The opinions expressed in this article are the writer’s own and do not reflect the views of Her Campus.
TikTok has once again created a clever trend out of a brilliant Taylor Swift song! This time, though, instead of pining over unrequited love in the shower or showing off green eyes, this trend elicits the help of Swift’s feminist anthem, “The Man,” to point out glaring misogynistic disparities in society.
As International Women’s Day recently passed, I feel that it’s important to pay homage to Swift (one of my favorite women) while attracting attention to pressing female issues — ones that should have been resolved decades (if not centuries) ago.
Swift has experienced her fair share of misogynistic double standards in her career and personal life. She addresses this through her song "The Man," which is featured on her 2019 album Lover. The song’s 2020 music video, featuring Swift in a full male-makeover transformation, helped the song gain even more traction.
The trend incorporates Swift’s versatile and relatable lyrics, “I’m so sick of running as fast as I can, wondering if I’d get there quicker if I was a man.” The song’s timeless message found itself at the center of the feminist TikTok trend, spearheaded by users like @linds.shelton. Other women were quick to add their own personal and observed experiences to the discourse.
First, user @annalie__ retells a recent conversation with a man about one of her favorite subjects: Spider-Man. Her experience echoes those of many other young women whose hobbies and passions are invalidated by men who cannot fathom women having interests outside of their misogynist gendered expectations. Men, like the one she mentions, demean women by interrogating them when they like something considered masculine. This patronization trivializes female interests by expecting them to prove themselves over and over again.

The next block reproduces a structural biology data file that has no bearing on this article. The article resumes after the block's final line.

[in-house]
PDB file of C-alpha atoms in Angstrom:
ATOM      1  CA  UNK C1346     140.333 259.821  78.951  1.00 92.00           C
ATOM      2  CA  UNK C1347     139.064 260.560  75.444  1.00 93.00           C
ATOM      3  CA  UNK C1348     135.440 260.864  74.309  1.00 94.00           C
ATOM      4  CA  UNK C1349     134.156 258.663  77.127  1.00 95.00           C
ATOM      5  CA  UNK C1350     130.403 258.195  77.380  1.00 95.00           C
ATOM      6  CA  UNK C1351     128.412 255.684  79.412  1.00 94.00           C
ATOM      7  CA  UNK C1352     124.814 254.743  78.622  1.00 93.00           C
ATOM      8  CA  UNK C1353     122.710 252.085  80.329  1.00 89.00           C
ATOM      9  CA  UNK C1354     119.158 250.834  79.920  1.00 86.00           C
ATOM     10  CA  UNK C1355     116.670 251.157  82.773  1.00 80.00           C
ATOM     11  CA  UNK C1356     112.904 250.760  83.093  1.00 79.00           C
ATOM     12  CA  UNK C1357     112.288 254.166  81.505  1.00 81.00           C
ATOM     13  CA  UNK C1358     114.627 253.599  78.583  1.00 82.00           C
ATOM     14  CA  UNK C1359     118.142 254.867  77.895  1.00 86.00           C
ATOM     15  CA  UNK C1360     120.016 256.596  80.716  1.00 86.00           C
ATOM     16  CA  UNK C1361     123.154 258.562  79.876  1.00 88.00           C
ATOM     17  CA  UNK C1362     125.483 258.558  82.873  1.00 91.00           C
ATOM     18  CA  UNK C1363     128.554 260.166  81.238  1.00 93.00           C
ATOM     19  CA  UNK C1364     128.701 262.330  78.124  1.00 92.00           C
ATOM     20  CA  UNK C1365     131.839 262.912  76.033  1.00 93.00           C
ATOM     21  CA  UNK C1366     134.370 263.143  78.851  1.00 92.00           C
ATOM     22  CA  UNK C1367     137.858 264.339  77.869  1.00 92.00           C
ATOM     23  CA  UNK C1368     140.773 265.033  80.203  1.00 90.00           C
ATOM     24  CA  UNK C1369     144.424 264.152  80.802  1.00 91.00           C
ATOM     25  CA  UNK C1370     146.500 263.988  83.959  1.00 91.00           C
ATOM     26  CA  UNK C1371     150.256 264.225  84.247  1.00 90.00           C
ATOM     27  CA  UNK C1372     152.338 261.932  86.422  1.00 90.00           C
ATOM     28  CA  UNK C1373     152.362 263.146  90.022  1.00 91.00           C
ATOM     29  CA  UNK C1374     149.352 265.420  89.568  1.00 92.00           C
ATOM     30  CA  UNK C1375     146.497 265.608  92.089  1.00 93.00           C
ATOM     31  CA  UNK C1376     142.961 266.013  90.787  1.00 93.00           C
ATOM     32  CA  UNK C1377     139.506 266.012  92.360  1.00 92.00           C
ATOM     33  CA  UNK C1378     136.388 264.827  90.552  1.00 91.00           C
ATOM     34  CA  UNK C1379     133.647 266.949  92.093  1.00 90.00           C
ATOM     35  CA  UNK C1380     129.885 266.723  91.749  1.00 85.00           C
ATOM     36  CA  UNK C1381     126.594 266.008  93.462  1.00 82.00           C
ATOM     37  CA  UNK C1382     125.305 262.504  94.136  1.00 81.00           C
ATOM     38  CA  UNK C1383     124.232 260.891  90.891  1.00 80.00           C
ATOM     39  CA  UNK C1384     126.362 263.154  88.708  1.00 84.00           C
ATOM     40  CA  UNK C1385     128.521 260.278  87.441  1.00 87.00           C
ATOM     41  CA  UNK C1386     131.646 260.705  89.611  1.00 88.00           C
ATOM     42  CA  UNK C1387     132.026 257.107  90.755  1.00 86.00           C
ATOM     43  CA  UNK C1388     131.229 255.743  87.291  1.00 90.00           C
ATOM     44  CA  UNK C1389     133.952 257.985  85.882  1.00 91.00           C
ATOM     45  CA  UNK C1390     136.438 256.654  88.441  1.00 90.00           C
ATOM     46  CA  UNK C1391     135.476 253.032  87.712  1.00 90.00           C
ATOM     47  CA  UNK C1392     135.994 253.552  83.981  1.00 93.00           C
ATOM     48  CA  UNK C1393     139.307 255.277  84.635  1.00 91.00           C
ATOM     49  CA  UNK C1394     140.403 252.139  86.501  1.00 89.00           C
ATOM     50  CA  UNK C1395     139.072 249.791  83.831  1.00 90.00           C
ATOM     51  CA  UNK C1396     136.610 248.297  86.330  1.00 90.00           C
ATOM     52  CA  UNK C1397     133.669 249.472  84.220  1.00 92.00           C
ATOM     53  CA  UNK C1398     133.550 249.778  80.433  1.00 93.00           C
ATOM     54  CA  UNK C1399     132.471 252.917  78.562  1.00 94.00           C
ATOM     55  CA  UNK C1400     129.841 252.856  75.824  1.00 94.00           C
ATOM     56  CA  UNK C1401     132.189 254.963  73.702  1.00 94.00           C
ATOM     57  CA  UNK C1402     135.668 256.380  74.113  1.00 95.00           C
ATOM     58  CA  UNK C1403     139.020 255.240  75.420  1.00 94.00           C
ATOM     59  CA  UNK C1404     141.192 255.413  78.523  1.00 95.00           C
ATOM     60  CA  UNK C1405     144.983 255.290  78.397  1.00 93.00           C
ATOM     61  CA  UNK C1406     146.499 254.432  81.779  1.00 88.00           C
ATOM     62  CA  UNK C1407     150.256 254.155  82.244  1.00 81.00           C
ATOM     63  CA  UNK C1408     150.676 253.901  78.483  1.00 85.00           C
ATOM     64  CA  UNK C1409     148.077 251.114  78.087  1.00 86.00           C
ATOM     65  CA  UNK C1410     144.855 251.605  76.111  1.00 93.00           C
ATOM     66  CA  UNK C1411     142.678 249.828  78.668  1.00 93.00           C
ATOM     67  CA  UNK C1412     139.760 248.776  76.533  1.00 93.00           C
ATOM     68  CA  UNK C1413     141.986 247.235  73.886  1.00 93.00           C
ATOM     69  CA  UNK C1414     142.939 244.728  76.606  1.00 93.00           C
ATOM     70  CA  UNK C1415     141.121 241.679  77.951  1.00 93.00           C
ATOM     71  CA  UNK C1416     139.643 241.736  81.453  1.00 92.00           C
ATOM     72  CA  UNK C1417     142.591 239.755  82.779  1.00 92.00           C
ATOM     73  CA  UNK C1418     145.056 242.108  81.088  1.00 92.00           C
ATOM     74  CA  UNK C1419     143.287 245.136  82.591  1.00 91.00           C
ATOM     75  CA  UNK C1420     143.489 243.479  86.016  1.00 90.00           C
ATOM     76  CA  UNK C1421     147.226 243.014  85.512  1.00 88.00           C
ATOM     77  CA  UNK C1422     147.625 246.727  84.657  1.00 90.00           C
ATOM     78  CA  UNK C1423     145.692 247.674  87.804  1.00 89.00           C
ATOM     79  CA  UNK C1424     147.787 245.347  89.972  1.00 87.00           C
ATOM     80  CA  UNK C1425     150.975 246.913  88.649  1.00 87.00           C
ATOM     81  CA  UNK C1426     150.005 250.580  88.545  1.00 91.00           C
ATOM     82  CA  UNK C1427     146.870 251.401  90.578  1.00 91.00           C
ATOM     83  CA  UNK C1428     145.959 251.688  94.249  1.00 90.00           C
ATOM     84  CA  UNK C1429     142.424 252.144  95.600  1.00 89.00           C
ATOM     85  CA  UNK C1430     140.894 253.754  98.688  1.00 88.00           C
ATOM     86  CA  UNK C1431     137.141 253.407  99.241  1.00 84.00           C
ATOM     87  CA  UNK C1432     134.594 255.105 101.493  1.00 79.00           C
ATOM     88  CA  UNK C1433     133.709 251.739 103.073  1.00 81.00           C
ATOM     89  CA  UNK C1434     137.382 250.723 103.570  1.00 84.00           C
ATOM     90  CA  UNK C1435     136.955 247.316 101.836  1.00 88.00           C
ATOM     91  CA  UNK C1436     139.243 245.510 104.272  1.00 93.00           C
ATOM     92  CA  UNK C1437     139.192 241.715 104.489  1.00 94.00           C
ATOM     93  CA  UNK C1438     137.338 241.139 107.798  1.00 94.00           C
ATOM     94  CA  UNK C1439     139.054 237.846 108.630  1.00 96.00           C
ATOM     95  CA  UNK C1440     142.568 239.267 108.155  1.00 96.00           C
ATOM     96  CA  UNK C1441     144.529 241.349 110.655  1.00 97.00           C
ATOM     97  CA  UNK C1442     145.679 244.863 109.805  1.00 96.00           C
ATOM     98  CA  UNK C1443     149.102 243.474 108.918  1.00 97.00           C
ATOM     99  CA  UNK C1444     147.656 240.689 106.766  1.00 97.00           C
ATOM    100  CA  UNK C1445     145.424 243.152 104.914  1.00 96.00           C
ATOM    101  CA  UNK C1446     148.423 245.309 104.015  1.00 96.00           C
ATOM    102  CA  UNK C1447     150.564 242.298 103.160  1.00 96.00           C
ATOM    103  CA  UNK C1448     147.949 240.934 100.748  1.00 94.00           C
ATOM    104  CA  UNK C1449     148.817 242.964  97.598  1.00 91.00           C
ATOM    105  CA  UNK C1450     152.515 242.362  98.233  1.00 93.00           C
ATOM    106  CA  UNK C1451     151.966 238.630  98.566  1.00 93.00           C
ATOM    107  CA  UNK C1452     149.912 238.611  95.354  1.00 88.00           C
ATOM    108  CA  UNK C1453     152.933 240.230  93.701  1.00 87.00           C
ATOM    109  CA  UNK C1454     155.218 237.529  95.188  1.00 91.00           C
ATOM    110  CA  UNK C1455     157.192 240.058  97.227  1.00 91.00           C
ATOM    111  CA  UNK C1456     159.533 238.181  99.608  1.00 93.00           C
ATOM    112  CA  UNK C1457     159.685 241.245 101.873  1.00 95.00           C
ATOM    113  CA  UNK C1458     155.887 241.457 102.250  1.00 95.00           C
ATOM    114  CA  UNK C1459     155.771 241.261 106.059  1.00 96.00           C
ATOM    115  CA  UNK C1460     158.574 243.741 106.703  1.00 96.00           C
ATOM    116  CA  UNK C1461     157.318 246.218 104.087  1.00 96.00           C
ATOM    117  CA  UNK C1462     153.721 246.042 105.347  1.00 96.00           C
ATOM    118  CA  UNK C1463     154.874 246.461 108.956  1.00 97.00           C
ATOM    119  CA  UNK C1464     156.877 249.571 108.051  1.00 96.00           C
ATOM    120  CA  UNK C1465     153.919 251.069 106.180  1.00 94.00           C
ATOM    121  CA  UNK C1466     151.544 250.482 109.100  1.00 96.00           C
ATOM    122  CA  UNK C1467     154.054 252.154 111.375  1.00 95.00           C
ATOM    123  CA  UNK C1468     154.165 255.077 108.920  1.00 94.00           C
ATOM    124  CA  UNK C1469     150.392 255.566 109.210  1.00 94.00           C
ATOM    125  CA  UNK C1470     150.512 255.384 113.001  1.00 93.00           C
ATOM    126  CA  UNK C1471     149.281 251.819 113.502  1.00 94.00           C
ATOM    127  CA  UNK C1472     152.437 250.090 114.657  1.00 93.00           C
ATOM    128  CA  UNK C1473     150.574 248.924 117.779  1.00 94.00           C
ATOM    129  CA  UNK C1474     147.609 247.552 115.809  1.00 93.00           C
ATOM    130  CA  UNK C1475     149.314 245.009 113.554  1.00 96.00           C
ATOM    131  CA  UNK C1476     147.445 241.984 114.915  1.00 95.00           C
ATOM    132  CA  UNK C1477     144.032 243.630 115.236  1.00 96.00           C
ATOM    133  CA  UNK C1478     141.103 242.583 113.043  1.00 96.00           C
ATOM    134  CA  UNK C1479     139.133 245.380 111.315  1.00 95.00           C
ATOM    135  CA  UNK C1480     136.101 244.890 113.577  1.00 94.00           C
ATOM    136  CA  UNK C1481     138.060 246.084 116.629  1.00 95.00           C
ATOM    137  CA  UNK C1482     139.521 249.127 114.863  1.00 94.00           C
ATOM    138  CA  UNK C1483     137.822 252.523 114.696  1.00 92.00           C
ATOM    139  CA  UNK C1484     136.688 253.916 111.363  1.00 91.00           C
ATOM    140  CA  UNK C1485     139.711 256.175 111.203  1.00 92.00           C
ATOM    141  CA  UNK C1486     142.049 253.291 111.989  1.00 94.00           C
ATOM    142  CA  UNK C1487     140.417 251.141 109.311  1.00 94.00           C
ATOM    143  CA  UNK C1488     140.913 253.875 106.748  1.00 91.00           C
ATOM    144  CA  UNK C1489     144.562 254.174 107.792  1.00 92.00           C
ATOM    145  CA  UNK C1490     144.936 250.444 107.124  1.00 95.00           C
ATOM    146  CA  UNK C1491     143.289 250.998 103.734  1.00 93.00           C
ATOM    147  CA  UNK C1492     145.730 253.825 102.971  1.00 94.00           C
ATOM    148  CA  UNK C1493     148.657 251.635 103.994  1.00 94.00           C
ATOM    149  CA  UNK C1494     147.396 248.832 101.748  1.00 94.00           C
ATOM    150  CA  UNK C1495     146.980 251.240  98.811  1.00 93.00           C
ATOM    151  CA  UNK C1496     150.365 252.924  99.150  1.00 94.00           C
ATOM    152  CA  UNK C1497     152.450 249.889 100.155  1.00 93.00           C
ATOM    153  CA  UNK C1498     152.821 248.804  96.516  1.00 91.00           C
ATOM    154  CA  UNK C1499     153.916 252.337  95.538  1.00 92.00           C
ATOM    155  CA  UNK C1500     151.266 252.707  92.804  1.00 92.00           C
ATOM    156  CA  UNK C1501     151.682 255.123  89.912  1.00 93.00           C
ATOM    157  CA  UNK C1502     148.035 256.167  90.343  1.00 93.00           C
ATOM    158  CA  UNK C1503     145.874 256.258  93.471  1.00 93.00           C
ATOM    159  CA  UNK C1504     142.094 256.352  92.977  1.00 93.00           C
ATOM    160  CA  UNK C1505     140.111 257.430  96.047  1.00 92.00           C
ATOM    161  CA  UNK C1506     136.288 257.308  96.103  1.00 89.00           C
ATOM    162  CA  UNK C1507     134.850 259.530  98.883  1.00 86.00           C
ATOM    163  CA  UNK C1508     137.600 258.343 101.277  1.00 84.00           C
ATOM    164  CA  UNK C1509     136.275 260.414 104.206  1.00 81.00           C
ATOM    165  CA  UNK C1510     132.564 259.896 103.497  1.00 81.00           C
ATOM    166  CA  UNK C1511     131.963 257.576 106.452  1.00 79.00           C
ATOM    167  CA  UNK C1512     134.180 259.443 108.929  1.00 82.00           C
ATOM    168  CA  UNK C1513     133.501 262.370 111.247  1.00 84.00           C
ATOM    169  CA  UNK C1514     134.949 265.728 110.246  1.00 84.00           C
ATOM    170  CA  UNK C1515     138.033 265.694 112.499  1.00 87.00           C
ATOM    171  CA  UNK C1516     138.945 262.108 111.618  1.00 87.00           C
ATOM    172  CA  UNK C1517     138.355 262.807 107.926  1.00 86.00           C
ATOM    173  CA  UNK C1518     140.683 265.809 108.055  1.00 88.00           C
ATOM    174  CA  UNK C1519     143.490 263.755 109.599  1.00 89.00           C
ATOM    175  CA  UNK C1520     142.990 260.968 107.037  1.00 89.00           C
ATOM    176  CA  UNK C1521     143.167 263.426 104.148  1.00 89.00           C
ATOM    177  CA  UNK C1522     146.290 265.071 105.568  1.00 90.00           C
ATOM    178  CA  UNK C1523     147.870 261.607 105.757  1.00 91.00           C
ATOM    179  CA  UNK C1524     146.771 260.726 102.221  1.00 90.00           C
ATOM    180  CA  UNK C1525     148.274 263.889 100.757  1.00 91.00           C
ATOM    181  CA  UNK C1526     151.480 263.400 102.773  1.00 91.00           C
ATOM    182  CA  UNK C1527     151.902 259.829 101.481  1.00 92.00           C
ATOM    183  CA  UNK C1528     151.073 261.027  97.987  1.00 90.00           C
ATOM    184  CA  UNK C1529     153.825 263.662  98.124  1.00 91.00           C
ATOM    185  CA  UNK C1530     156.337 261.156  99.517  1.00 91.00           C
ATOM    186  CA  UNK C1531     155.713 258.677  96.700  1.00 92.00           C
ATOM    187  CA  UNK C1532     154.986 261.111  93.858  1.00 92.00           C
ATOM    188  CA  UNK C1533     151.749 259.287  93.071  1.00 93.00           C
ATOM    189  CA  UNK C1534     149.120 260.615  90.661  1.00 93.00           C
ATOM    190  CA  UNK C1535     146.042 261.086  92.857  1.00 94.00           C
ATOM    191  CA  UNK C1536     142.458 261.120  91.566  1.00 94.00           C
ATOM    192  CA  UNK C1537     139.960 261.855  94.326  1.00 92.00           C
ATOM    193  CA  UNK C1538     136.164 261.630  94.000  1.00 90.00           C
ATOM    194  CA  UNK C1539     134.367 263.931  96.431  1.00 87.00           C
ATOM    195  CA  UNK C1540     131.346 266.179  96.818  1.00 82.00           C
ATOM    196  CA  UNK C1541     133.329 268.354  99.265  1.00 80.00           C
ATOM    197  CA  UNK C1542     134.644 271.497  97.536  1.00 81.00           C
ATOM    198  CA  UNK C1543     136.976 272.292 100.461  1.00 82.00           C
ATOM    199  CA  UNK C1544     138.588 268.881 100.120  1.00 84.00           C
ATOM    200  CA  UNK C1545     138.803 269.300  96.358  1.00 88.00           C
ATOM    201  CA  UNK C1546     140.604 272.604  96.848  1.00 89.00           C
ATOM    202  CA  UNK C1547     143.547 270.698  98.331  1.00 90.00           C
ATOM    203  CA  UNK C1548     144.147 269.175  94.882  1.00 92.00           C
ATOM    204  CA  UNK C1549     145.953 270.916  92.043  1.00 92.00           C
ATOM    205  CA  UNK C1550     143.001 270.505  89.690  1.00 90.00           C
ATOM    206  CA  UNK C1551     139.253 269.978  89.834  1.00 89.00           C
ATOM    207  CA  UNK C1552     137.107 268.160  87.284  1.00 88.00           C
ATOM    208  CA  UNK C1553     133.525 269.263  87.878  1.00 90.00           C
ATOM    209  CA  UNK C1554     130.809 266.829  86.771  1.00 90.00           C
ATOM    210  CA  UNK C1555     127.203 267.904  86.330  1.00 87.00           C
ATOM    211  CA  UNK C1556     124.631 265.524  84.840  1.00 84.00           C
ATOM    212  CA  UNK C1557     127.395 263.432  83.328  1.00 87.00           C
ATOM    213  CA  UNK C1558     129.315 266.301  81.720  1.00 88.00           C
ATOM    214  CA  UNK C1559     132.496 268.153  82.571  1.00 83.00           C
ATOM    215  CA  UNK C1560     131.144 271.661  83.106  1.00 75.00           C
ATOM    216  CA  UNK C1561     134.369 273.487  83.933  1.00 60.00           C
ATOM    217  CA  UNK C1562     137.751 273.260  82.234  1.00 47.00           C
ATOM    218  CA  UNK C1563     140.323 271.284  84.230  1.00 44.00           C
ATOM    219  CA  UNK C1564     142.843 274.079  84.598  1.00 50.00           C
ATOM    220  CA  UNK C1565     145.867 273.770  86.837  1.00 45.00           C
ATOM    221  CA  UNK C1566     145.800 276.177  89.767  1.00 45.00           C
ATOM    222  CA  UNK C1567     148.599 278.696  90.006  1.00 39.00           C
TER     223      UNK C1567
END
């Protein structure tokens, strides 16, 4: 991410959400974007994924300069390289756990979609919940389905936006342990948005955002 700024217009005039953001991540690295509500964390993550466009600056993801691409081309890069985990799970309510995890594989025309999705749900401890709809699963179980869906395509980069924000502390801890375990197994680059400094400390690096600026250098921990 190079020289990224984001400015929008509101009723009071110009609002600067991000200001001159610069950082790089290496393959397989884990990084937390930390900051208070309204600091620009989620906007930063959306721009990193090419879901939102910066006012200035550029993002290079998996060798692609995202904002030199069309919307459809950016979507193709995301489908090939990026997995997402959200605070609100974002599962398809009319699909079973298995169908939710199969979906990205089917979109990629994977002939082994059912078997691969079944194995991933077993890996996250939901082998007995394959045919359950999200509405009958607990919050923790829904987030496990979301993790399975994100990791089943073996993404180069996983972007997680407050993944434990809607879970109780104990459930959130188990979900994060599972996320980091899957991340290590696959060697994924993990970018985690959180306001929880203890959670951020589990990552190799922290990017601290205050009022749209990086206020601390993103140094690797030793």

The next double standard is pointed out by user @dem._.ho in her video about fans. She points out the stark comparison in perceptions of sports fans and young “fangirls.” Sports fans—grown men who dress up, act barbaric, and cause fights—are perceived as “passionate” or “excited.” In contrast, young female fans who attend concerts are labeled “obsessive” or “crazy.” The praise of these men’s behavior and belittlement of women’s excitement demonstrates yet again how men try to invalidate young women’s hobbies and passions.
Just like sports fans, misogyny seeps into the sports themselves. User @linds.shelton calls out a clearly visible difference: sports uniforms. The photos speak for themselves: the baggy shorts and tank tops of men’s track and field uniforms compared to the sports bras and spandex of women’s track and field uniforms visibly communicate the male gaze's pervasive influence.
Last but not least, user @linds.shelton again uses “The Man” to compare two celebrities’ separate public mental breakdowns: Britney Spears and Kanye West. Spears, who was dealing with extreme struggles, was bombarded with hatred, deemed psychotic, and placed into conservatorship. On the other hand, West’s recent breakdown, which has threatened the privacy and safety of his ex-wife and children, has been deemed a “tragedy,” shedding light on support for those struggling with mental health issues. Although he absolutely does deserve support, his outbursts would not be tolerated and coddled in the same way if he were a woman.
Though it may take more than Taylor Swift and TikTok for these biases to be truly acknowledged, we must keep fueling the fire so that young women can enjoy themselves without chastisement, play sports without sexualization, and simply exist without others’ unwarranted speculation.
Remember that you don’t need to be a man to be “The Man” — and remember to stream Swift’s music (Taylor’s Version, of course).